Young BIPOC Community Members Envision Food Security Solutions through Racial Justice Fellowship

2020 BLOOM Food Justice participants at Jimi Hendrix Park

Over the summer, Seattle Parks and Recreation’s Urban Food Systems partnered with the Seattle Public Library to co-create BLOOM (Beginning Leadership for Organizing and Orchard Management), a college level, food and racial justice fellowship designed to create space for young adults to imagine solutions to food security challenges occurring during the pandemic.

The COVID-19 pandemic has exacerbated many racial disparities in our society, particularly around food security. Although the percentage of families who are considered food insecure has surged across all demographics, data collected by the Census Bureau indicates Black, Indigenous, People of Color (BIPOC) communities have struggled at higher rates to put food on the table during the pandemic.

“COVID is a vivid equity lesson. As family caregivers are taxed by losing jobs or having children/youth/young adults unable to go to school, we see ways to be creative problem solvers,” said Davida Ingram, Public Engagement Public Programs Manager at the Seattle Public Library. “One of the most important activities was simply listening to young, emerging civic leaders on what tools they might want to empower themselves and their communities during a time of food insecurity.”

The two-week BLOOM program engaged a diverse group of young BIPOC adults in the Seattle area interested in food sovereignty, social justice, health, and wellness in a mix of virtual discussions and in-the-field learning opportunities.

The online sessions featured local BIPOC food justice leaders and educators from various organizations in the area including City Fruit, Black Farmers Collective, the University of Washington and more. During these lessons, community leaders shared the ways they are fighting systemic oppression through urban agriculture and explored how racism and social injustice contribute not only to food scarcity, but also to housing instability, overincarceration, and other prevalent social justice issues.

“I think as Black, Indigenous, People of Color we have been separated from our intimacy with the land. I think food justice is about restoring that connection and thus healing ourselves and healing the land and healing one another.”
– Cara Nguyen, BLOOM participant

The BLOOM participants had a chance to get their hands a little dirty helping transplant vegetable starts, tending garden beds, and learning about the Pacific Northwest growing zone at Wa Na Wari Teaching Garden and Nurturing Roots. Of course, no Seattle urban agriculture curriculum would be complete without delving into the fruit orchard history of the city. The group learned about orchard management at Amy Yee Orchard and picked over 300 pounds of apples that they pressed into cider and served at a grassroots BIPOC healing event at Jimi Hendrix Park.

at Jimi Hendrix Park, three young adults, wearing masks, are working at a cider press machine as another young person wearing a hijab looks on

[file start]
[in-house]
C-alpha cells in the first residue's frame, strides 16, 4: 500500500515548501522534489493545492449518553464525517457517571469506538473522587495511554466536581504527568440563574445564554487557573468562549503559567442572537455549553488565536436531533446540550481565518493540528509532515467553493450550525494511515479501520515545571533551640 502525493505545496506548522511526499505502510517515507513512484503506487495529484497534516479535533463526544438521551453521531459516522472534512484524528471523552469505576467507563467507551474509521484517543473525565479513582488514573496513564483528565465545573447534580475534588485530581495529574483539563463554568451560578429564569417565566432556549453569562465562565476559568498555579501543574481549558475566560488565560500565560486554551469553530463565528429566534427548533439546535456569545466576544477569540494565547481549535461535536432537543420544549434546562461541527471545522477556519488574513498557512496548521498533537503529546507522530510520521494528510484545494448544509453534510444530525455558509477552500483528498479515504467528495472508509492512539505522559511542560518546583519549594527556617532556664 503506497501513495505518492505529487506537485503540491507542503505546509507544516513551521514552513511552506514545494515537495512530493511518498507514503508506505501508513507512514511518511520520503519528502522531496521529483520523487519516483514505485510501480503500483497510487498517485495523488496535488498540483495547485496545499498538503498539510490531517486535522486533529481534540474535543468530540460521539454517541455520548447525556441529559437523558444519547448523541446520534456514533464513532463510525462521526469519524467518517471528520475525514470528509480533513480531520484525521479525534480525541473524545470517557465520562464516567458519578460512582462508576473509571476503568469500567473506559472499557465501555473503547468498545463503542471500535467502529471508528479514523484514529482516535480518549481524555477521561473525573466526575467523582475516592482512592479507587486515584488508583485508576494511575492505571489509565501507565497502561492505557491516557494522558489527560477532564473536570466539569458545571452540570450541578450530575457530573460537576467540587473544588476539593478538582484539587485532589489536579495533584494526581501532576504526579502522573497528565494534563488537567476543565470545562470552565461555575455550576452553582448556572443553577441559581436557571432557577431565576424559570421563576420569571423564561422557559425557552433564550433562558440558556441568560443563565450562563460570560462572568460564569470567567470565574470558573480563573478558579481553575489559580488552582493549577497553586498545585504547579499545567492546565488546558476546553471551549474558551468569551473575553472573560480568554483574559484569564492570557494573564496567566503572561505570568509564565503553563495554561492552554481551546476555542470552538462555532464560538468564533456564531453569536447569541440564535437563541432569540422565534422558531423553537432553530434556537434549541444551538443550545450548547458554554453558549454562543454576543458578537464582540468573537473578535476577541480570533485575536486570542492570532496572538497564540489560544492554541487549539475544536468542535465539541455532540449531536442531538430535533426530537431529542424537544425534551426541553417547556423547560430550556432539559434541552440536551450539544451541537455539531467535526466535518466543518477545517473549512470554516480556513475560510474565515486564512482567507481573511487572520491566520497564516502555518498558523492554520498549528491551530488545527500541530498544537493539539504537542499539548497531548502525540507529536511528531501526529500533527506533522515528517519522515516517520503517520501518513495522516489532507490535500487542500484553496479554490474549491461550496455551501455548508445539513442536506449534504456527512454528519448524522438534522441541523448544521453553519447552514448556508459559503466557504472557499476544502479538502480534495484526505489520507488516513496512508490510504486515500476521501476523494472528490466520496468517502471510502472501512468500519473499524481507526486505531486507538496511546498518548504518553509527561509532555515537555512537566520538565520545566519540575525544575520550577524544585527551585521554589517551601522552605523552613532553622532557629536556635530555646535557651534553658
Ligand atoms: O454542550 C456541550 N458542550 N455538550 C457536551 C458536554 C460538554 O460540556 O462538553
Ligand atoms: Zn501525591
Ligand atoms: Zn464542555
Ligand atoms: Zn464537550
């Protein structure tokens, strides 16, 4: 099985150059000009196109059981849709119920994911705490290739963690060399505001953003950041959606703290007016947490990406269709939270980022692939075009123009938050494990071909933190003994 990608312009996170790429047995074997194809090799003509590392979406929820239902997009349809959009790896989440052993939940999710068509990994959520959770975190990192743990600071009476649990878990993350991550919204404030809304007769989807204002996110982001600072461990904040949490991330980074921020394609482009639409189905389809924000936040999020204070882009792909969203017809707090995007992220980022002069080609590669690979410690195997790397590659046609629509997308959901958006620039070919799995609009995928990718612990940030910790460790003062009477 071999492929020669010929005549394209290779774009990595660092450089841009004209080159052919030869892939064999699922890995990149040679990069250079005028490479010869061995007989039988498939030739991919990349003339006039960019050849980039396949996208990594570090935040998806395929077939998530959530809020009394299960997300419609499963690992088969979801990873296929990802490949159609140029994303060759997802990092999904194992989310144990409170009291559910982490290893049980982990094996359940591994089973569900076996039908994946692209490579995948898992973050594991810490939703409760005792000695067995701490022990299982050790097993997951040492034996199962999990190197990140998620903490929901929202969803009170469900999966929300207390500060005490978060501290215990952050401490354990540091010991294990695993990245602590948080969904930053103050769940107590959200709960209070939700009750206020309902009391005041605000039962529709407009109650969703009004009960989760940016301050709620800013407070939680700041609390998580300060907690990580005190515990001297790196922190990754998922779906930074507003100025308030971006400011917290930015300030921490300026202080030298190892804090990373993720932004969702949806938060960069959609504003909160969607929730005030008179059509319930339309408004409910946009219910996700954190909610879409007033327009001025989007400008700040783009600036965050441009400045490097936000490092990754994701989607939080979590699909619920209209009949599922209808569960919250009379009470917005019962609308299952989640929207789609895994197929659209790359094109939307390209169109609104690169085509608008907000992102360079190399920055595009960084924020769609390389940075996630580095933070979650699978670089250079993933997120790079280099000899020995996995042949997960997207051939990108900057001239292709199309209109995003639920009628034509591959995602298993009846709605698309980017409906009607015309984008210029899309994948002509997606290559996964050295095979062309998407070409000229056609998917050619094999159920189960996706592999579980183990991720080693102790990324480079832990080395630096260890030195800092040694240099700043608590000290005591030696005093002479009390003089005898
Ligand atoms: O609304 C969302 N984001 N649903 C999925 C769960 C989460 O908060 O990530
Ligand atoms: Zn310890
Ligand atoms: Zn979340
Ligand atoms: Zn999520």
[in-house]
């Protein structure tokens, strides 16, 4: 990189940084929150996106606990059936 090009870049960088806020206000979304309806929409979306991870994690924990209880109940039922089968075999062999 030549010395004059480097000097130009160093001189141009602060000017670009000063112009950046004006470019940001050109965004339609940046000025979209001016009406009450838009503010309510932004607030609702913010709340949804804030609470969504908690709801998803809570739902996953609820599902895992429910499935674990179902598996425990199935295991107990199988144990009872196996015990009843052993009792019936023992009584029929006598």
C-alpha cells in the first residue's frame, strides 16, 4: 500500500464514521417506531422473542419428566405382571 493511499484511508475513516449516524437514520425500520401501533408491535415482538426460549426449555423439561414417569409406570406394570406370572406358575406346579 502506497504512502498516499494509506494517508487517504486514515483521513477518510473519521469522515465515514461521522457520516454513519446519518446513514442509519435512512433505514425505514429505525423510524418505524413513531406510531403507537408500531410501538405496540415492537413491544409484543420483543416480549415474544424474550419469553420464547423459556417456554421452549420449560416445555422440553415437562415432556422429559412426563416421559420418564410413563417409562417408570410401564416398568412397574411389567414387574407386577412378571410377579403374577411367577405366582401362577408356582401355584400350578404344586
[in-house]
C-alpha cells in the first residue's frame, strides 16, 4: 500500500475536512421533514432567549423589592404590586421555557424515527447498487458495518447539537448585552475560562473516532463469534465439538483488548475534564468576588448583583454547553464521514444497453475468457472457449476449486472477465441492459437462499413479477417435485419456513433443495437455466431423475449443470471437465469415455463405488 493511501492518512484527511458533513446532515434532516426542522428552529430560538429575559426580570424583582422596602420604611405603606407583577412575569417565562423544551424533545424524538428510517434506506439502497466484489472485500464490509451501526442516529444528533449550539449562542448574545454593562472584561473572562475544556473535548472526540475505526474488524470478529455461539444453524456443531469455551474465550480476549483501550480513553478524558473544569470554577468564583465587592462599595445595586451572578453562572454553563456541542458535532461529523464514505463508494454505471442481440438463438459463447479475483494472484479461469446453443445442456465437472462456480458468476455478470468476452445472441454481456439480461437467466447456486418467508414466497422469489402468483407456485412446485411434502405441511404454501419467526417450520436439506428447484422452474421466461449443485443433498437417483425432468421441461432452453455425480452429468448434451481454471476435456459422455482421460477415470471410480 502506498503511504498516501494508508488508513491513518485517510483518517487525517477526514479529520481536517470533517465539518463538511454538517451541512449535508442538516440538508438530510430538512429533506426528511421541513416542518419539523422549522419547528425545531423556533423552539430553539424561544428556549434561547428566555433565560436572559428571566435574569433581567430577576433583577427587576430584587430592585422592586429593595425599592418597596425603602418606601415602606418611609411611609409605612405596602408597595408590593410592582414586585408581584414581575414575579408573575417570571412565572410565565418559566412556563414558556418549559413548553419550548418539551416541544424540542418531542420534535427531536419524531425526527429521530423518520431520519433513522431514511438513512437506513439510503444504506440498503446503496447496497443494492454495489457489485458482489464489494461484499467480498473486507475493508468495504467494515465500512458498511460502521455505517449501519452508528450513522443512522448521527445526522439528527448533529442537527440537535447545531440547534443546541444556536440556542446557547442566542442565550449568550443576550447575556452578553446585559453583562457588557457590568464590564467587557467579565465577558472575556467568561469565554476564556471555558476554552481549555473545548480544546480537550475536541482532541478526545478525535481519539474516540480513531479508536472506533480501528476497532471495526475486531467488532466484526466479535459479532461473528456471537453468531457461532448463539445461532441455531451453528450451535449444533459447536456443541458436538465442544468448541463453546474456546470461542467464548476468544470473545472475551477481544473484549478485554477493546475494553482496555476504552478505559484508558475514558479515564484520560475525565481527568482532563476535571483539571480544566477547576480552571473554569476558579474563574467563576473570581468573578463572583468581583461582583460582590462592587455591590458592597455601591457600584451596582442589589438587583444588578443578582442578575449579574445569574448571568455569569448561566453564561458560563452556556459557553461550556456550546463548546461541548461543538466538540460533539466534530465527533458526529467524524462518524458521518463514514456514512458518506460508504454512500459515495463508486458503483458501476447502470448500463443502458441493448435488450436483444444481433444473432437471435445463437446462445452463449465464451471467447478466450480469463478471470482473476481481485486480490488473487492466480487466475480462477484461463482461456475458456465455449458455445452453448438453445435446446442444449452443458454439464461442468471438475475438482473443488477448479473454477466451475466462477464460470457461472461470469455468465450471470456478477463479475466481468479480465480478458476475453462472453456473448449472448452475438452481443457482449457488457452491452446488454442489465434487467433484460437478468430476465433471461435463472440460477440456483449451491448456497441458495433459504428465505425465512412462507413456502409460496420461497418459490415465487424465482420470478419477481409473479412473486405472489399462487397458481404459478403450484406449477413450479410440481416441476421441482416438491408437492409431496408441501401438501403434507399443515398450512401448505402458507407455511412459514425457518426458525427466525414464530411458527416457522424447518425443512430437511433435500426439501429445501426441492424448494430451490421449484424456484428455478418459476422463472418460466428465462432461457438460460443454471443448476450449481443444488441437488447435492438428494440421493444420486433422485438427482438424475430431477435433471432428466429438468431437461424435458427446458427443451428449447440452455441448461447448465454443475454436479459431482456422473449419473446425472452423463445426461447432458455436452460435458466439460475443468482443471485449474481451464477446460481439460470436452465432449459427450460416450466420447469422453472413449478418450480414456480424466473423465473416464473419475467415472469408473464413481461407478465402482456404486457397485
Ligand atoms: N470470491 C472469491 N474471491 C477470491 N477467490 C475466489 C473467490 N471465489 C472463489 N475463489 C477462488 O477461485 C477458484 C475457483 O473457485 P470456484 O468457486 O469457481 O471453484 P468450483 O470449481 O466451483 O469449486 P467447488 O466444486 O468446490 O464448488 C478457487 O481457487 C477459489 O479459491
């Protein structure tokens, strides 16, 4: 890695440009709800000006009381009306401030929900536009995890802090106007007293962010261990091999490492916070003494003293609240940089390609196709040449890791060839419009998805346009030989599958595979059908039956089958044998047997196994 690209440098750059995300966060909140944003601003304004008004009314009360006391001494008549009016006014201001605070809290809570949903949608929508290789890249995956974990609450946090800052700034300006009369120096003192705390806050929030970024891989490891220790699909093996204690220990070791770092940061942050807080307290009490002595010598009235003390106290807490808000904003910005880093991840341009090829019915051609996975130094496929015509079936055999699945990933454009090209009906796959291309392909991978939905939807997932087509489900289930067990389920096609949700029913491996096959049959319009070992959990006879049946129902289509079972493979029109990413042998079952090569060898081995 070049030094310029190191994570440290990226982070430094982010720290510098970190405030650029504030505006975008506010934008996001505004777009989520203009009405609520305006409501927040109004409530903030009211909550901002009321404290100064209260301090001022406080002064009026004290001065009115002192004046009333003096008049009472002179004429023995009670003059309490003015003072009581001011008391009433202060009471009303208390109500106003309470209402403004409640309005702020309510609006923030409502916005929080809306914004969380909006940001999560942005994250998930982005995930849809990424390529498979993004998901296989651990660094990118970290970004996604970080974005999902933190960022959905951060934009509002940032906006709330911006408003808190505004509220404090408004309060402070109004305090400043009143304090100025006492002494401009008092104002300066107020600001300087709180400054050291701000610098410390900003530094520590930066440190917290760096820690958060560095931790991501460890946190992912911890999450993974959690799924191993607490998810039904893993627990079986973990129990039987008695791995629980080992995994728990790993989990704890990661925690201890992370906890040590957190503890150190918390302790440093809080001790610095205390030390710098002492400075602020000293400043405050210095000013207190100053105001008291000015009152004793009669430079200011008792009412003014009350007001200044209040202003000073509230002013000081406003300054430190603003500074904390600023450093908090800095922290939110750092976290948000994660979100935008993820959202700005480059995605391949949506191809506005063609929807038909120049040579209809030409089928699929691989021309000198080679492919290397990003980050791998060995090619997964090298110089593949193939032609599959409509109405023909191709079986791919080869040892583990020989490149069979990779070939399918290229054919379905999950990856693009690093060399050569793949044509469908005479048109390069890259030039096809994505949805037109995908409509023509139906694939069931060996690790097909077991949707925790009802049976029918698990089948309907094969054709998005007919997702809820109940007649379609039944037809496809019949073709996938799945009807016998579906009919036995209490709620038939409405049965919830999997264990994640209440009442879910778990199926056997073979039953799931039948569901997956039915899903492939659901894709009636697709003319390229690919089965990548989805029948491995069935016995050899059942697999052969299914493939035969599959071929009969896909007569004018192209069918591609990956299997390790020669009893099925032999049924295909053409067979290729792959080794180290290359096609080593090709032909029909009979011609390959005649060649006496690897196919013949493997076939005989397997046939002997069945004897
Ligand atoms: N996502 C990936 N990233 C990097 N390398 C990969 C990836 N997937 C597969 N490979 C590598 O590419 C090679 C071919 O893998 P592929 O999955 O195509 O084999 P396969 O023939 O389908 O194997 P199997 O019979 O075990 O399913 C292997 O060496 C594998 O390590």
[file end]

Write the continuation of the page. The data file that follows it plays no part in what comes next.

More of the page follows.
In addition to connecting with community leaders, the program also provided an opportunity for the participants to forge powerful relationships with a group of likeminded peers with diverse backgrounds and experiences.

“The most memorable part of BLOOM 2020 was meeting other youth like me who are dedicated to building community around this idea of food justice, around loving each other and loving our food and loving the land,” Cara says. “These are the kinds of connections I want to keep with me in moving forward in building a world I want to see”

Although BLOOM was developed in response to the pandemic, the roots of racial injustice in our city and society run much deeper than COVID-19. With so many vibrant and inspiring food justice leaders calling Seattle home, program leaders hope to continue investing in the well-being and education of young civic leaders. Plans to continue BLOOM and expand programs focused on mentorship and access to opportunity for the young BIPOC community are in progress.

“If the right resources are available, we would like to continue doing this community-led and community-centered food justice and food sovereignty work at the Library,” Davida says. “I am hoping the city can do its part in centering BIPOC urban farmers and acknowledging the life changing and community loving work they do. They are feeding peoples’ bodies, spirits and souls.”

The City of Seattle would like to thank the following community leaders and content experts for sharing their work and experiences during BLOOM’s virtual learning sessions:


BLOOM is a program of Seattle Together, a collaboration between City of Seattle departments and local communities to foster feelings of belonging, connection, and joy in Seattle. Seattle Together centers and supports Black, Indigenous, and people of color (BIPOC) communities in building a future Seattle where they feel connected, rooted, recognized, prosperous, and safe.​